How to Plan a Weight-loss Diet
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Choosing a weight-loss plan is a bit like shopping for a pair of pants: The fit has to be comfortable, and the style has to mesh with your personality and lifestyle. Have you "tried on" any diet plans to see if they suit you?
If you can't find a weight-loss plan that fits you perfectly, you may do better with a custom fit. In fact, dieters who personalize their weight-loss programs are more likely to lose weight and keep it off. But you'll need to tailor more than just the diet itself. Dieters who develop their own social support systems, personal coping strategies, and physical activity plans are most likely to win at losing.
Put It In Writing
The first thing you need to do is raise your awareness of what you actually eat. The best way to do that is to log the foods you eat every day in a food journal. A food journal will dispel any illusions you may have about your eating habits, and it will make you more conscious of what you're eating when you're eating it. That consciousness may be enough to change some of your eating behaviors. You may be less likely to scarf down that doughnut on your way to work or snack while reading because you'll be recording those foods. Using a food journal is also a great way to monitor your portions and track your progress to see if you're moving toward your goals.
There's no question that emotions play a big role in when, where, and how much you eat. A food journal can also help you identify how emotions affect your eating habits, and that's the first step to taking control. Just write down how you're feeling when you eat and where you happen to be (in front of the television, standing at the kitchen counter) in the journal. And rate how hungry you are on a scale of one to five, with one being the least hungry. All these bits of information are part of your personal diet puzzle.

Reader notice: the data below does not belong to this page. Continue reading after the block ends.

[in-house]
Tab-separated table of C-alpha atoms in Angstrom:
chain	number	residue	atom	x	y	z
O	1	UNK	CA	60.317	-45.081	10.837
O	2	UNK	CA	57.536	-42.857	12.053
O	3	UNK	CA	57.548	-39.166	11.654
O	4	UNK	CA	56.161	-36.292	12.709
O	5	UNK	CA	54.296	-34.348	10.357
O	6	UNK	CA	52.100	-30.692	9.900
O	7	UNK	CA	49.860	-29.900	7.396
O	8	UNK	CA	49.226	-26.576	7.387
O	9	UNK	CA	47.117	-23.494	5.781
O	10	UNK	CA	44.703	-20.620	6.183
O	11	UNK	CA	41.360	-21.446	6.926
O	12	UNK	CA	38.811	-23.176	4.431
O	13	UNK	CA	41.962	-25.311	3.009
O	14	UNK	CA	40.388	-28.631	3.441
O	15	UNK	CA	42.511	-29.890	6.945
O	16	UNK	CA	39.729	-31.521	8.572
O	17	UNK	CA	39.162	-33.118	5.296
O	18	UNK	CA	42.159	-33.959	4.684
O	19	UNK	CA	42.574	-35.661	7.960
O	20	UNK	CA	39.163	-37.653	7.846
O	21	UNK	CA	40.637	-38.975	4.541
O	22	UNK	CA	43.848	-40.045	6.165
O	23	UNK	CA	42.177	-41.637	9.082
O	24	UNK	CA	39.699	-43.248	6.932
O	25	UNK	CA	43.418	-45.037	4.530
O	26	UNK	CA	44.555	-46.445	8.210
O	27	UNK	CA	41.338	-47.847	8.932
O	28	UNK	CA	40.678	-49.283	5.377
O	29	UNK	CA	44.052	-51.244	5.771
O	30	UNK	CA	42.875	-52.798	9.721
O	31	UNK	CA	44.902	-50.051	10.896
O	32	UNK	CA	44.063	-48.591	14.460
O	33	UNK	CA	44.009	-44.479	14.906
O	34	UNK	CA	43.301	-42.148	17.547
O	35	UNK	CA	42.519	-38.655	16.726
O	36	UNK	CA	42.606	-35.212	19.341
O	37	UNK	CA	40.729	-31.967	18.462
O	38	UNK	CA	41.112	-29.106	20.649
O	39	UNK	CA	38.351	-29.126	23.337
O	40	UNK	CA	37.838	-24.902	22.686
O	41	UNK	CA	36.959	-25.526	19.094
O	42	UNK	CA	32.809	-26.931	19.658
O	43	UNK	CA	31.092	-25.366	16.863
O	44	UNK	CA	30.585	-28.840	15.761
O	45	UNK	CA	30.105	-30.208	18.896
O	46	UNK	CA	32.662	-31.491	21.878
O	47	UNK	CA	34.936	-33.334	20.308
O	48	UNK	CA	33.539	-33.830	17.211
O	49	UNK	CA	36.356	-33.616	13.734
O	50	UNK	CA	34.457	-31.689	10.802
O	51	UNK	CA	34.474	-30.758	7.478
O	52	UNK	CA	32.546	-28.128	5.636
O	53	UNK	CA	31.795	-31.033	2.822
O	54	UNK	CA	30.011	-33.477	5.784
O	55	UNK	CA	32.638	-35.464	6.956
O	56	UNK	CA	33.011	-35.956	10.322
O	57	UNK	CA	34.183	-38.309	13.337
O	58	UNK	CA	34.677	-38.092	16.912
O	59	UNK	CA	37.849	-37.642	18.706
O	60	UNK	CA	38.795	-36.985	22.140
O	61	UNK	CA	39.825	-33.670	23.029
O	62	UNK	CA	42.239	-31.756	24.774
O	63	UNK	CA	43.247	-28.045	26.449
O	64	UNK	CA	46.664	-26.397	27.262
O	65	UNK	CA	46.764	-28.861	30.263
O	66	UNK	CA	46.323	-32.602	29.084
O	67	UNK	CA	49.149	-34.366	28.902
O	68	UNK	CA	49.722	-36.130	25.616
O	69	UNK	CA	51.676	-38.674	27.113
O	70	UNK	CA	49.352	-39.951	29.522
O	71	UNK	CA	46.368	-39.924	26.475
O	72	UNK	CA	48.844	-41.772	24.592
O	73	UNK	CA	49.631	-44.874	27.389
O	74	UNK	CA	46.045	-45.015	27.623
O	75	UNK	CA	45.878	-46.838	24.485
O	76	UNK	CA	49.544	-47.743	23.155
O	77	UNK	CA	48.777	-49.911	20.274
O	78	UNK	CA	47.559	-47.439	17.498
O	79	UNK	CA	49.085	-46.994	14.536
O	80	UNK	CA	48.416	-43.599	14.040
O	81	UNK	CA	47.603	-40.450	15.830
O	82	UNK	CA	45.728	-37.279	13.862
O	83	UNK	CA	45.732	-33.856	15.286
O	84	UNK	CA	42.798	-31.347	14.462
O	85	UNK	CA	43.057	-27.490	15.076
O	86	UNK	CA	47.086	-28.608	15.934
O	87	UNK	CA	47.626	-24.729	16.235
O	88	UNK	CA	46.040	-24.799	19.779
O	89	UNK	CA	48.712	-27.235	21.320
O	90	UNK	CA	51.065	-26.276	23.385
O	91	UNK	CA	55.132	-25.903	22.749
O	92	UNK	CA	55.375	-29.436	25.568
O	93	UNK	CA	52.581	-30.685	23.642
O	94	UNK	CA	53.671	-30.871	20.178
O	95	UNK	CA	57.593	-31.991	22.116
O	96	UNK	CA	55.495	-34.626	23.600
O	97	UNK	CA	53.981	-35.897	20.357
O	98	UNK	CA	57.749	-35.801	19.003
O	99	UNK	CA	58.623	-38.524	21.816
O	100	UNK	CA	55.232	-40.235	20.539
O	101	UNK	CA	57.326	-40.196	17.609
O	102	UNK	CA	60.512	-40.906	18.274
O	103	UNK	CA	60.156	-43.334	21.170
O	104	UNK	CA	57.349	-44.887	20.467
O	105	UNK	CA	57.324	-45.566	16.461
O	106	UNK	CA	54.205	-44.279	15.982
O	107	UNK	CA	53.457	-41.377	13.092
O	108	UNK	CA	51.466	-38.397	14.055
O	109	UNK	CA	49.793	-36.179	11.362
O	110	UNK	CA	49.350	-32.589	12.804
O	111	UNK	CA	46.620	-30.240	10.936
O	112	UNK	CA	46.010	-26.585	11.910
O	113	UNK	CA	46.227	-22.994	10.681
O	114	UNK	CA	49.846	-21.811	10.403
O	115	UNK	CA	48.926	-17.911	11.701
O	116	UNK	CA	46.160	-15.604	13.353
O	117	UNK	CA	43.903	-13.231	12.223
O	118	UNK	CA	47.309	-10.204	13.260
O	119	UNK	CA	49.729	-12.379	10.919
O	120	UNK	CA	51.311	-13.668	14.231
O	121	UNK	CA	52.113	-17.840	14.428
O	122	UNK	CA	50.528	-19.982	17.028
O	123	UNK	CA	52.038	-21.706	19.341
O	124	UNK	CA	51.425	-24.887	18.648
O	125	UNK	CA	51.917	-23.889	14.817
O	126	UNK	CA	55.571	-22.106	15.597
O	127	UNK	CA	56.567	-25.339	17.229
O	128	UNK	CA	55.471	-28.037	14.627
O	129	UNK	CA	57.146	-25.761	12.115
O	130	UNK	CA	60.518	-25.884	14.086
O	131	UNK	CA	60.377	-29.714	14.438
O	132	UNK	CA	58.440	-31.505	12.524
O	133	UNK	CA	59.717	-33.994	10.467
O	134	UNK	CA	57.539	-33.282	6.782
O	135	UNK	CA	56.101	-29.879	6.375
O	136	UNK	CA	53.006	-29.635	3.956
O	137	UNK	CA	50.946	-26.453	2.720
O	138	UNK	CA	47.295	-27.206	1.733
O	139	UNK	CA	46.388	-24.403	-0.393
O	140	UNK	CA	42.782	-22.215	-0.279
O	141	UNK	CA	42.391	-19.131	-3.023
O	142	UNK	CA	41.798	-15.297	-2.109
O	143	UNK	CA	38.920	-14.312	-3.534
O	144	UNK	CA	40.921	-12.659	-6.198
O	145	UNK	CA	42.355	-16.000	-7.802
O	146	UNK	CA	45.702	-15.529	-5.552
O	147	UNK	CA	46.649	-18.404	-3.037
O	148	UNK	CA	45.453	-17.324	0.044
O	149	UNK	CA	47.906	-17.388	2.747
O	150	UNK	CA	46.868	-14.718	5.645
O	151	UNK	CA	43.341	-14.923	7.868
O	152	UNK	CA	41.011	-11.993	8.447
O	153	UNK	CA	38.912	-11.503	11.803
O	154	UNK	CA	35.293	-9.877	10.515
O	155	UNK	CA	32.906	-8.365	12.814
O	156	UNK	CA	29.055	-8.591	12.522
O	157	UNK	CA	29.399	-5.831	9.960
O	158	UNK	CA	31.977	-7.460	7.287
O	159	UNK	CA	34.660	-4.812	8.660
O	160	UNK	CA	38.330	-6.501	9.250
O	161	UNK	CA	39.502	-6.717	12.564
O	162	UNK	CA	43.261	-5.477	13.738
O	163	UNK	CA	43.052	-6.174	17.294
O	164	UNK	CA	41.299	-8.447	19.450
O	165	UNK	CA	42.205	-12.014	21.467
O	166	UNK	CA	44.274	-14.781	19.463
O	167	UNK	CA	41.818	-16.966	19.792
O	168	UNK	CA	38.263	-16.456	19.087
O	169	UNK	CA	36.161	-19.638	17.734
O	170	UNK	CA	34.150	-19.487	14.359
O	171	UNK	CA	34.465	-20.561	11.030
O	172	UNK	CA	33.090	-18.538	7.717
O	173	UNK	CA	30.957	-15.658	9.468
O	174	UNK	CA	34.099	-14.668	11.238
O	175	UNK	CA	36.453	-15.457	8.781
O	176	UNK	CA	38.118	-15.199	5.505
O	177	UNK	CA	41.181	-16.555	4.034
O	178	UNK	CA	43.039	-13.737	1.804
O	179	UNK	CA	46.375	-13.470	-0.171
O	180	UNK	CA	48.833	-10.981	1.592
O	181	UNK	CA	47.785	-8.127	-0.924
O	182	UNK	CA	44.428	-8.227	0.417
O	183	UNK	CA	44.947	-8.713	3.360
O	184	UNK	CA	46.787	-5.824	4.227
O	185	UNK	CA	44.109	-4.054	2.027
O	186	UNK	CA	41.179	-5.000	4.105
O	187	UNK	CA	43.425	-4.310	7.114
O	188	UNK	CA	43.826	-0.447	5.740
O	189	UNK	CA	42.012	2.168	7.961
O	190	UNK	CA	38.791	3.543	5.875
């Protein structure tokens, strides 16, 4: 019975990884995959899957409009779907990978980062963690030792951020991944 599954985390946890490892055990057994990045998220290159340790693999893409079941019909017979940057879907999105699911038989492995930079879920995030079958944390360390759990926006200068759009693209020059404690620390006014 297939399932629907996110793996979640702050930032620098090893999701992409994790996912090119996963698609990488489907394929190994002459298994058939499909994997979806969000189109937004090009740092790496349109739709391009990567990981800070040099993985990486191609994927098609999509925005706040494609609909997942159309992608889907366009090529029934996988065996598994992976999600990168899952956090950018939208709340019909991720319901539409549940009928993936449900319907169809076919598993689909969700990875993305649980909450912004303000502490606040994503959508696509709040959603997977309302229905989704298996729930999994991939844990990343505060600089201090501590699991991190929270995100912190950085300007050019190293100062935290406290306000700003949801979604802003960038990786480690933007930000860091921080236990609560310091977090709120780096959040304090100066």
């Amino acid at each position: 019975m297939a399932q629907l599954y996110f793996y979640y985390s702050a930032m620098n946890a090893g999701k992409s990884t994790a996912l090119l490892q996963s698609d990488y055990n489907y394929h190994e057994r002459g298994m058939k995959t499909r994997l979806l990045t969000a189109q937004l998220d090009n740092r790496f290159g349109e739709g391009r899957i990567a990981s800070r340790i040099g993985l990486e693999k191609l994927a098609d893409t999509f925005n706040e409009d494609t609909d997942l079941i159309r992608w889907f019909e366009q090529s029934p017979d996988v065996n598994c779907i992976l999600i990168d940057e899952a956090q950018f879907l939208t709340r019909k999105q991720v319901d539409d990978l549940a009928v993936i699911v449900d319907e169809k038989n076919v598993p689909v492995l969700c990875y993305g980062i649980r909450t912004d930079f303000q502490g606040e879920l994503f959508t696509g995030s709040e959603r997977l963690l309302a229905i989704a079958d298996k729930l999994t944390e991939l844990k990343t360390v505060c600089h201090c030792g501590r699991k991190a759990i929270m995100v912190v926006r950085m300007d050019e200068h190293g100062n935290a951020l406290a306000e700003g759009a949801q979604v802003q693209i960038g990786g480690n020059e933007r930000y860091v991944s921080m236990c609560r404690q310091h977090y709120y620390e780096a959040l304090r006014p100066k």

Buy a small notebook or a planner especially made for food journaling that you can carry with you at all times. Every time you eat something, record the following information in your journal:
- Food eaten and portion size (use the portion chart to estimate your portion size)
- Hunger rating before eating
- Your mood
- Who you're eating with
- Where you're eating
You may also want to keep track of the calories you consume each time you eat. When you tally the number of calories at the end of each day, you'll know how close you've come to the goal you set for your daily calorie intake. After keeping your food journal for a week or so, take some time to examine your records. Look for patterns in your eating behaviors. Do you see any problem areas? Can you identify certain situations or emotions that caused you to overeat or to make poor choices? Are you getting enough servings from all the food groups? Use this information to do some problem solving. Keep up the food journal, and review it periodically to assess how you're doing and how you can fine-tune your diet.
This information is solely for informational purposes. IT IS NOT INTENDED TO PROVIDE MEDICAL ADVICE. Neither the Editors of Consumer Guide (R), Publications International, Ltd., the author nor publisher take responsibility for any possible consequences from any treatment, procedure, exercise, dietary modification, action or application of medication which results from reading or following the information contained in this information. The publication of this information does not constitute the practice of medicine, and this information does not replace the advice of your physician or other health care provider. Before undertaking any course of treatment, the reader must seek the advice of their physician or other health care provider.